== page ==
Gartner states that there is a “shifting tide of BI platform requirements, moving from reporting-centric to analysis-centric, (meaning) the majority of BI vendors will make governed data discovery capabilities an expansion of, and the prime competitive capability for, their BI platform offerings.” Chateaux has also seen this shift with its BI customers, where they are moving beyond simple status reports and health-check dashboards to abilities that allow them to understand and explore the data at hand to implement action. Visual Analytics solution providers are responding to these changing requirements of enterprise BI buyers – with dynamic analytical tools, rapid deployment capabilities, predictive modeling and simulation.
Over 50 people attended the discussion where they explored the evolution in the BI marketplace that is driving the success of solutions like Qlikview, Tableau and Spotfire. The focus of the discussion was how these solutions compare to traditional BI, the complexities of deployment, and the resultant benefits achieved. The panelists consisted of service providers and practitioners with direct experience implementing these solutions, including: Joseph DeSiena, President of Consulting Services, Bardess Group, Ltd.; Nandan Shah, Director, CDRA Systems at Regeneron Pharmaceuticals; Dinesh Thoniparambil, Director of Global Business Intelligence in Terex Corporation.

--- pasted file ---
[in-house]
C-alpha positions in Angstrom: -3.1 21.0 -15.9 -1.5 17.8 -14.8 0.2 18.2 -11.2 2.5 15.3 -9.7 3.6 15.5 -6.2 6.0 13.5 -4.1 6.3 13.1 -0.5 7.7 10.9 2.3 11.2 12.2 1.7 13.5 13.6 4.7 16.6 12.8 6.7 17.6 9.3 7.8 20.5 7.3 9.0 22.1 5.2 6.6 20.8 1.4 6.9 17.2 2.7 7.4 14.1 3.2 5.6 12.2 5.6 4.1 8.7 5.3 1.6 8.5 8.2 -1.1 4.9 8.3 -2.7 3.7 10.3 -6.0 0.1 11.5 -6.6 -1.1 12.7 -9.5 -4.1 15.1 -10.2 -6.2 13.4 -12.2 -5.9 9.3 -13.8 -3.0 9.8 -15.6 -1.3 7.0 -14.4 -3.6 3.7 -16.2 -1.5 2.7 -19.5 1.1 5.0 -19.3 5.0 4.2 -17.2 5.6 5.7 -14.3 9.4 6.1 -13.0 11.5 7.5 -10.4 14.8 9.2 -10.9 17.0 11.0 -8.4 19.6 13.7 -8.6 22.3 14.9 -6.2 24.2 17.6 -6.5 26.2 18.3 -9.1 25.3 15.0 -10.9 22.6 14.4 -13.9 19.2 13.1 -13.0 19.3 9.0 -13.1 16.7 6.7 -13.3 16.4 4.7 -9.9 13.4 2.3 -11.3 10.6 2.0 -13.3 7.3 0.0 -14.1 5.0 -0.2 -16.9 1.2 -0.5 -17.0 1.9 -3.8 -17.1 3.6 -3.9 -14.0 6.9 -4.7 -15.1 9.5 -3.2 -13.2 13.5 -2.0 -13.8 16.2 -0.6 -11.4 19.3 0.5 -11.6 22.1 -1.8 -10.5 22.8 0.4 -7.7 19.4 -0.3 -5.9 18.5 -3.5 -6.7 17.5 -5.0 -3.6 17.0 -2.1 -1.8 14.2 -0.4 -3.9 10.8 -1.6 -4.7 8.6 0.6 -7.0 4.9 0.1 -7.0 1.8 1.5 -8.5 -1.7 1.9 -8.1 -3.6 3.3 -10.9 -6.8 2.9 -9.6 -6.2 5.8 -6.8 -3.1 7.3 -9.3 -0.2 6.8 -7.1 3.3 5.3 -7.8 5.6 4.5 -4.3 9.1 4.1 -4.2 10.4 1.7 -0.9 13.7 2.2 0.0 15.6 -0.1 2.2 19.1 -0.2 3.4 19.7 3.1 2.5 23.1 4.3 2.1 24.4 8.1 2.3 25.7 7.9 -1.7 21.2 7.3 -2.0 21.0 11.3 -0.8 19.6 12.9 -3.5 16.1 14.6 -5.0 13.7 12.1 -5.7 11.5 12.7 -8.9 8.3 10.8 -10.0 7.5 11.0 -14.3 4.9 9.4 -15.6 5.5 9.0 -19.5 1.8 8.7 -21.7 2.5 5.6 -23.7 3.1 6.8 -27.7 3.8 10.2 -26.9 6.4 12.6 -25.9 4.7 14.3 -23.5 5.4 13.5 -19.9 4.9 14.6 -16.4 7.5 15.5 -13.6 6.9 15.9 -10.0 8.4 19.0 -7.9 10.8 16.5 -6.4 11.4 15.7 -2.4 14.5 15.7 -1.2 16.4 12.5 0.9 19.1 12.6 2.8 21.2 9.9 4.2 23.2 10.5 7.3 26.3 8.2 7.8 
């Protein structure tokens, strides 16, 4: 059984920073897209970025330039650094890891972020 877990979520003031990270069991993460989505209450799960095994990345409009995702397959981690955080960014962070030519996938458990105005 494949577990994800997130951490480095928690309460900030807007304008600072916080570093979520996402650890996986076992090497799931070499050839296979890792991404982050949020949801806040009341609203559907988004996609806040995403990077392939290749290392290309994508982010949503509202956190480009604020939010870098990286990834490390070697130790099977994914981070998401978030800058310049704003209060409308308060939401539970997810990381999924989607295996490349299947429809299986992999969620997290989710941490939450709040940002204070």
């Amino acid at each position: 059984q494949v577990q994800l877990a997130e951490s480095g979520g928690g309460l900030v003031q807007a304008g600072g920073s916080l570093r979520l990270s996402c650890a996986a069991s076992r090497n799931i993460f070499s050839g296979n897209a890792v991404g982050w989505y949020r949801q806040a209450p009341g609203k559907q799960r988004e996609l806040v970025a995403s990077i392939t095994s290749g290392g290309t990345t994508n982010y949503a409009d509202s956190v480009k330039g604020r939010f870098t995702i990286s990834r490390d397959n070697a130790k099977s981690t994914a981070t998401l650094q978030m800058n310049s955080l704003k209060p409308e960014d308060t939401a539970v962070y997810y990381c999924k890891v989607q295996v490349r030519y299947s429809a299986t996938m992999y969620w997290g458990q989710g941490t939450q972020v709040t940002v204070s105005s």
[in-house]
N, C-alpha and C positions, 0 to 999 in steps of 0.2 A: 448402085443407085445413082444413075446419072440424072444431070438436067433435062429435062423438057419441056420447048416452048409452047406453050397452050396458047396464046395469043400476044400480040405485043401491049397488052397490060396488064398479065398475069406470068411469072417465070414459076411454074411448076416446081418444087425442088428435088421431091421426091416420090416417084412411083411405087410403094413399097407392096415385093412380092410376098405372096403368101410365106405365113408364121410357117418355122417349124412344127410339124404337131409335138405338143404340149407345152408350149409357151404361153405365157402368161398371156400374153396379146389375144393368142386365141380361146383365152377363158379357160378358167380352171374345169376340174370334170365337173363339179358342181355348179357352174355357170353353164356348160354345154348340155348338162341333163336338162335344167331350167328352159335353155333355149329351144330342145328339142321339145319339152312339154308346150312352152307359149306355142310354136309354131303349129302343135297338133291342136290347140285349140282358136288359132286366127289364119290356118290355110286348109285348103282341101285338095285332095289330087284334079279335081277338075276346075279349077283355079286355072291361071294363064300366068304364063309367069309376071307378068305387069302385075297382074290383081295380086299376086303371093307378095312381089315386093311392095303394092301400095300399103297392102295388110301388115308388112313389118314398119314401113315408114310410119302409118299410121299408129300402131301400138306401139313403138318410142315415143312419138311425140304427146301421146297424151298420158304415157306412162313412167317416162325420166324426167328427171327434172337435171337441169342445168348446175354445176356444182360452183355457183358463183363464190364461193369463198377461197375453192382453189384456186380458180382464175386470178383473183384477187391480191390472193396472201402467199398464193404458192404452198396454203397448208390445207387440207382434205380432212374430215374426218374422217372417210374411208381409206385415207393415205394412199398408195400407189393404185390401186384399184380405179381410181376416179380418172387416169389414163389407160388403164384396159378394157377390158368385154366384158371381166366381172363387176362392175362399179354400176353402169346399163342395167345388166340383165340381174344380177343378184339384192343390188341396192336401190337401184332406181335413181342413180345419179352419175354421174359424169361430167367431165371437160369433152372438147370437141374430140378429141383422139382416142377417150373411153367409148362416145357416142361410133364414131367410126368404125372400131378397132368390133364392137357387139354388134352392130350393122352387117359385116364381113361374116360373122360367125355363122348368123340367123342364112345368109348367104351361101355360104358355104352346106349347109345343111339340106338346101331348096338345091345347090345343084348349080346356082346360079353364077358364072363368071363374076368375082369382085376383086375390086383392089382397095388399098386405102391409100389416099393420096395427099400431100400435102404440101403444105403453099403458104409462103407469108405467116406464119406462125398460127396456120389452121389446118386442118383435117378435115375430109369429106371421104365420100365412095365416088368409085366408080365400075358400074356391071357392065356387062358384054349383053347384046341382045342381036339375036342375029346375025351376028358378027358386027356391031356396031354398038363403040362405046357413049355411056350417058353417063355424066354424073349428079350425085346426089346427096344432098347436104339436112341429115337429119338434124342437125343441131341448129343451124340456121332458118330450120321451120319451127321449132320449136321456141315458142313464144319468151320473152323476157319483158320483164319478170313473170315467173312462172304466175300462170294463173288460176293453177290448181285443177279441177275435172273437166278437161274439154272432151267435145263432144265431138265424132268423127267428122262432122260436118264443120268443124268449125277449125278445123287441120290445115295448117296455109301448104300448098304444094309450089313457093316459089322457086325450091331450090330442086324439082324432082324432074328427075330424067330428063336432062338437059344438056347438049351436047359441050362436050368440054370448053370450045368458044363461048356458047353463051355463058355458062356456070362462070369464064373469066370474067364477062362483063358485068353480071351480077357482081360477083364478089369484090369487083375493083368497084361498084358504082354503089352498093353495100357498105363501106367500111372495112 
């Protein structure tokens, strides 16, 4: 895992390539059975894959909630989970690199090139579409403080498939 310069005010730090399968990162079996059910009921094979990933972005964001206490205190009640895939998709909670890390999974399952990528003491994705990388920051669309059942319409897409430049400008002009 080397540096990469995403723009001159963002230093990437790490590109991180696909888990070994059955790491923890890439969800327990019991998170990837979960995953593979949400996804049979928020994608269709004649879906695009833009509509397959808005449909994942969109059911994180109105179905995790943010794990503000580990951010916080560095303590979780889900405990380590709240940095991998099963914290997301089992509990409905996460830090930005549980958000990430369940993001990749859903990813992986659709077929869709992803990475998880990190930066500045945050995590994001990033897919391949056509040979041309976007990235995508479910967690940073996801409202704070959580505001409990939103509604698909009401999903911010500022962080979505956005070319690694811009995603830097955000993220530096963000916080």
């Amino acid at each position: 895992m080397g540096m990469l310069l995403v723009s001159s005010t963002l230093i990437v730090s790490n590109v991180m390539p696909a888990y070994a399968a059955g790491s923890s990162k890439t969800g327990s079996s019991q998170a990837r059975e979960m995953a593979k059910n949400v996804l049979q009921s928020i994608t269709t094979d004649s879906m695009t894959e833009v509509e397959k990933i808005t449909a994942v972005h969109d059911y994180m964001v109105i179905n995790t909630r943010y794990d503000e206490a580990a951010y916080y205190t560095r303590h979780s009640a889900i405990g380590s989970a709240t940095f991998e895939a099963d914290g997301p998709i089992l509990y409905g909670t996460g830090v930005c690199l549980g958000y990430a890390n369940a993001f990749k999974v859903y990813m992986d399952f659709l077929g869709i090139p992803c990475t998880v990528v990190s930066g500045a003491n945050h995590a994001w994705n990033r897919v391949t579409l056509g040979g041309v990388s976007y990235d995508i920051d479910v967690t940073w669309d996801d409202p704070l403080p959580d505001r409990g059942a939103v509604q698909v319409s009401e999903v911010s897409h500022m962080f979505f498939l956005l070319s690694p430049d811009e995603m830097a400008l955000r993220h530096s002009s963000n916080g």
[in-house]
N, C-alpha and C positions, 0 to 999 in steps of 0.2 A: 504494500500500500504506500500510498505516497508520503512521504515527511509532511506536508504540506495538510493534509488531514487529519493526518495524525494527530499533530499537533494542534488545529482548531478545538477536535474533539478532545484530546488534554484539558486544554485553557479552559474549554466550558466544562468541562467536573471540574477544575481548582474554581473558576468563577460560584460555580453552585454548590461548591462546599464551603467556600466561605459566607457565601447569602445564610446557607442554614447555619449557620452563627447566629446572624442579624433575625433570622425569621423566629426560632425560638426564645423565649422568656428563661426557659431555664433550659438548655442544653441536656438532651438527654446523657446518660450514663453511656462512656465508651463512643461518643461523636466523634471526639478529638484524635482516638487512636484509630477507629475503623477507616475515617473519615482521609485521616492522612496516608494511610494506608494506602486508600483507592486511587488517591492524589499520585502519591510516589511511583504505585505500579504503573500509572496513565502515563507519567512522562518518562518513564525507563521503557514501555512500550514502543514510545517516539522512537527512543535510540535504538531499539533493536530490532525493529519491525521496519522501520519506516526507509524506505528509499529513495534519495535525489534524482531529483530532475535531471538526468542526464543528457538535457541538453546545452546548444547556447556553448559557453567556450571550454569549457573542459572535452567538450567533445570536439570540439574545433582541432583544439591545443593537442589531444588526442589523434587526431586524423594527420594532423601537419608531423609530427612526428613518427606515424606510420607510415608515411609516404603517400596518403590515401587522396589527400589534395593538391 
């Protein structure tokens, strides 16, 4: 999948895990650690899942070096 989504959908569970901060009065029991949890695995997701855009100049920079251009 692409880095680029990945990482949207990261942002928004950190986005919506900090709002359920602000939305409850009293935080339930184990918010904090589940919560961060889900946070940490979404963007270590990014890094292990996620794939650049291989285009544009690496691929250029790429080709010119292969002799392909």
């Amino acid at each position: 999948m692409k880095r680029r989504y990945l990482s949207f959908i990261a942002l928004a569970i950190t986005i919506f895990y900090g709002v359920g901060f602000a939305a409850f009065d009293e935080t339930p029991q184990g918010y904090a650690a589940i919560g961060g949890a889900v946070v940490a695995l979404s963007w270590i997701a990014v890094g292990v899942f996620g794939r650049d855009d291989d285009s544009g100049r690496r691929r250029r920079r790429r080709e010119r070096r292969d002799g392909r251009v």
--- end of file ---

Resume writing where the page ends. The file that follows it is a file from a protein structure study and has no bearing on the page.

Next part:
Mr. Toledo spoke about the need for good training programs to help ensure that the right value is achieved from the investment in this technology. There is a certain level of sophistication that is required in using these tools. He noted how BI training programs sometimes go stale and are not in synch with updates to the tools. Use of innovative learning techniques is also required to ensure ROI; for example, Chateaux has been providing “Lunch-and Learn” sessions to many clients with great success.
Mr. Toledo also touched upon the importance of understanding how to use BOTH the tools at hand and the data. Users need to understand the pitfalls of working with numbers (most folks don’t); without this, users may pick the wrong visual metaphor to create optical illusions (such as 3d pie charts that do not convey the correct magnitude). Visual analytics demo so nicely, but the data behind the visualizations is just as important as the visualizations themselves. It is important to take the time and make sure that data quality is as good as it can be.
A third area that Mr. Toledo discussed was the need to incentivize the use of this technology for not only the direct users, but also their management. This is important to ensure that these tools become part of Standard Operating Procedure. Users also need to document the steps taken to reach conclusions. Most end-user visual analytics tools are not disciplined to document how insight was achieved, to ensure that others can reproduce success. And, we need to properly audit the use of these tools.
“Overall the event was a success and provided valuable insight into the evolving world of visual analytics,” said Jeff Galdenzi, Senior Project Manager at Chateaux and SIM member for over 5 years.
Fairfield/Westchester SIM connects the area’s premier IT leaders for business solution exchange, professional development, and timely education. Regular member meetings, social events, and special programs provide the opportunity for lively discussion of the issues that IT leaders are facing today.
For more information about SIM visit www.fwsim.org.